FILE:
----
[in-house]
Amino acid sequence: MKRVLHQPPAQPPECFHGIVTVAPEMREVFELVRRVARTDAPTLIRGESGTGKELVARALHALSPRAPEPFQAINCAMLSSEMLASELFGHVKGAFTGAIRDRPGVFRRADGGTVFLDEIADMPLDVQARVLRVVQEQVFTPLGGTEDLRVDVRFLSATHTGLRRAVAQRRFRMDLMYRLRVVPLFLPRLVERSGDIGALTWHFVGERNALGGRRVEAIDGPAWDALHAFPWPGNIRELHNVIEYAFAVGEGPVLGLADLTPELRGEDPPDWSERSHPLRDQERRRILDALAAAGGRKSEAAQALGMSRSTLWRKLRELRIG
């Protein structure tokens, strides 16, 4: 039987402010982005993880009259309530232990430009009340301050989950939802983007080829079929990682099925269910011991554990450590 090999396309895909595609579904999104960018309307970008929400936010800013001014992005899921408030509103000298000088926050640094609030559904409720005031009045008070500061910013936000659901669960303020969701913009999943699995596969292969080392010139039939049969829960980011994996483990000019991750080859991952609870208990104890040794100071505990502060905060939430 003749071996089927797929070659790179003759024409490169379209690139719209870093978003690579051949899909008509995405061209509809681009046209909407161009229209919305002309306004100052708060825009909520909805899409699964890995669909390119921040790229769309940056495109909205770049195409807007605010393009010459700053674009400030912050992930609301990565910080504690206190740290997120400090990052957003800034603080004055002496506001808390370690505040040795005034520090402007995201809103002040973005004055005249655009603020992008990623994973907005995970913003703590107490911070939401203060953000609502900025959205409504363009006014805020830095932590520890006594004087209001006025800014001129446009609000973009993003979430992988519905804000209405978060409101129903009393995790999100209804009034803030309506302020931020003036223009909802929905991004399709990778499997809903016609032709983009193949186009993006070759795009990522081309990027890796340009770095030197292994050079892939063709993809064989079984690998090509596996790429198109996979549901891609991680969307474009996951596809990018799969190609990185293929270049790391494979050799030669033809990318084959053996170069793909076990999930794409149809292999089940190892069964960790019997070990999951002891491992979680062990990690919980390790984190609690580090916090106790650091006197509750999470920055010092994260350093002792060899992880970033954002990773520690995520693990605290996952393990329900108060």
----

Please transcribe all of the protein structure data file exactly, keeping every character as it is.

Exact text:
[in-house]
Amino acid sequence: MKRVLHQPPAQPPECFHGIVTVAPEMREVFELVRRVARTDAPTLIRGESGTGKELVARALHALSPRAPEPFQAINCAMLSSEMLASELFGHVKGAFTGAIRDRPGVFRRADGGTVFLDEIADMPLDVQARVLRVVQEQVFTPLGGTEDLRVDVRFLSATHTGLRRAVAQRRFRMDLMYRLRVVPLFLPRLVERSGDIGALTWHFVGERNALGGRRVEAIDGPAWDALHAFPWPGNIRELHNVIEYAFAVGEGPVLGLADLTPELRGEDPPDWSERSHPLRDQERRRILDALAAAGGRKSEAAQALGMSRSTLWRKLRELRIG
């Protein structure tokens, strides 16, 4: 039987402010982005993880009259309530232990430009009340301050989950939802983007080829079929990682099925269910011991554990450590 090999396309895909595609579904999104960018309307970008929400936010800013001014992005899921408030509103000298000088926050640094609030559904409720005031009045008070500061910013936000659901669960303020969701913009999943699995596969292969080392010139039939049969829960980011994996483990000019991750080859991952609870208990104890040794100071505990502060905060939430 003749071996089927797929070659790179003759024409490169379209690139719209870093978003690579051949899909008509995405061209509809681009046209909407161009229209919305002309306004100052708060825009909520909805899409699964890995669909390119921040790229769309940056495109909205770049195409807007605010393009010459700053674009400030912050992930609301990565910080504690206190740290997120400090990052957003800034603080004055002496506001808390370690505040040795005034520090402007995201809103002040973005004055005249655009603020992008990623994973907005995970913003703590107490911070939401203060953000609502900025959205409504363009006014805020830095932590520890006594004087209001006025800014001129446009609000973009993003979430992988519905804000209405978060409101129903009393995790999100209804009034803030309506302020931020003036223009909802929905991004399709990778499997809903016609032709983009193949186009993006070759795009990522081309990027890796340009770095030197292994050079892939063709993809064989079984690998090509596996790429198109996979549901891609991680969307474009996951596809990018799969190609990185293929270049790391494979050799030669033809990318084959053996170069793909076990999930794409149809292999089940190892069964960790019997070990999951002891491992979680062990990690919980390790984190609690580090916090106790650091006197509750999470920055010092994260350093002792060899992880970033954002990773520690995520693990605290996952393990329900108060």